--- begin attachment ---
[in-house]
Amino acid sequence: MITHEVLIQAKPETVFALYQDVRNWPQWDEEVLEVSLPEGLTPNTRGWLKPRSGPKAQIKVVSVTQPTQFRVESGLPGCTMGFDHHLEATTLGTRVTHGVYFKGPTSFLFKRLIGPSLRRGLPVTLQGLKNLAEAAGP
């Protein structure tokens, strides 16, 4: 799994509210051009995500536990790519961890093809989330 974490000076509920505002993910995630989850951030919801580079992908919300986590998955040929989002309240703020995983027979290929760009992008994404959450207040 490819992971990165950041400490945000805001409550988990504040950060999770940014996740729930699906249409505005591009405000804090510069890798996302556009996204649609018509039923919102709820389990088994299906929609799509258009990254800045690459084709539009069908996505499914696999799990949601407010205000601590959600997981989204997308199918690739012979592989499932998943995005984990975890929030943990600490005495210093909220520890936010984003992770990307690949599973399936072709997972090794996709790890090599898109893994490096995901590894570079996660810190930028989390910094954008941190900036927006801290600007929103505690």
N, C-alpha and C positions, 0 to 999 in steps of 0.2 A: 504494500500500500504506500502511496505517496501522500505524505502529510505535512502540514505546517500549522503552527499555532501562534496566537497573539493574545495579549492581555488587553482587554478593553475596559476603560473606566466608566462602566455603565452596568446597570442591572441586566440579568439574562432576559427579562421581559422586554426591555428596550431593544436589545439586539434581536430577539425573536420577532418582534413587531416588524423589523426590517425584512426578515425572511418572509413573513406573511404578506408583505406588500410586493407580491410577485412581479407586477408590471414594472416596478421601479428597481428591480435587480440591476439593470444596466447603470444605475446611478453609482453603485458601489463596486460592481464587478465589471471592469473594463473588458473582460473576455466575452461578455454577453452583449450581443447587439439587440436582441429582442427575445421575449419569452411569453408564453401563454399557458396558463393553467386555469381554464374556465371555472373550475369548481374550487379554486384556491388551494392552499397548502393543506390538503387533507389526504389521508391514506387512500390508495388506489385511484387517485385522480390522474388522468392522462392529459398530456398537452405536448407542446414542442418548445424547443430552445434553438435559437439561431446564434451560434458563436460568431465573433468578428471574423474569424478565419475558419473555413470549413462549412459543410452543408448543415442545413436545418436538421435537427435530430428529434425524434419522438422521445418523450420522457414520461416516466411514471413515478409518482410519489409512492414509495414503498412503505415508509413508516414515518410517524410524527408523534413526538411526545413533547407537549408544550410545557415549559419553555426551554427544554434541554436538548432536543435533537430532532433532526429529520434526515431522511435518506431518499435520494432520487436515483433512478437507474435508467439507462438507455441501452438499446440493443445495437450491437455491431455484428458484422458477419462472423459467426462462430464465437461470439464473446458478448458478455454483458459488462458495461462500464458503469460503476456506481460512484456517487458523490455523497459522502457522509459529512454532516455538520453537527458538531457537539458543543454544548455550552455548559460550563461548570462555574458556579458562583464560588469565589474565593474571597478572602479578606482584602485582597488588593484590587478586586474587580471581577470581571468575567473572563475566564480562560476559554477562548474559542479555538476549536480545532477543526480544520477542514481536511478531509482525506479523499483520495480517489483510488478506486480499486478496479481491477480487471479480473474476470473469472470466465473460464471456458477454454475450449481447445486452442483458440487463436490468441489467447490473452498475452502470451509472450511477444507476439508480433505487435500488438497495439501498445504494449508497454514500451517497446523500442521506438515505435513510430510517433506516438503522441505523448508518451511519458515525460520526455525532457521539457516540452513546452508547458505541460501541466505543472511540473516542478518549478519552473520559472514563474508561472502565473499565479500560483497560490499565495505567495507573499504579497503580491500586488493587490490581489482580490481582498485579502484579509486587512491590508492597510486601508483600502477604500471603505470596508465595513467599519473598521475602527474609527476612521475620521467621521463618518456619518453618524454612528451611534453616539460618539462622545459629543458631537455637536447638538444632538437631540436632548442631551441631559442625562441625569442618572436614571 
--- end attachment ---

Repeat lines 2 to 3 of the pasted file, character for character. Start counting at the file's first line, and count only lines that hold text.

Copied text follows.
Amino acid sequence: MITHEVLIQAKPETVFALYQDVRNWPQWDEEVLEVSLPEGLTPNTRGWLKPRSGPKAQIKVVSVTQPTQFRVESGLPGCTMGFDHHLEATTLGTRVTHGVYFKGPTSFLFKRLIGPSLRRGLPVTLQGLKNLAEAAGP
């Protein structure tokens, strides 16, 4: 799994509210051009995500536990790519961890093809989330 974490000076509920505002993910995630989850951030919801580079992908919300986590998955040929989002309240703020995983027979290929760009992008994404959450207040 490819992971990165950041400490945000805001409550988990504040950060999770940014996740729930699906249409505005591009405000804090510069890798996302556009996204649609018509039923919102709820389990088994299906929609799509258009990254800045690459084709539009069908996505499914696999799990949601407010205000601590959600997981989204997308199918690739012979592989499932998943995005984990975890929030943990600490005495210093909220520890936010984003992770990307690949599973399936072709997972090794996709790890090599898109893994490096995901590894570079996660810190930028989390910094954008941190900036927006801290600007929103505690």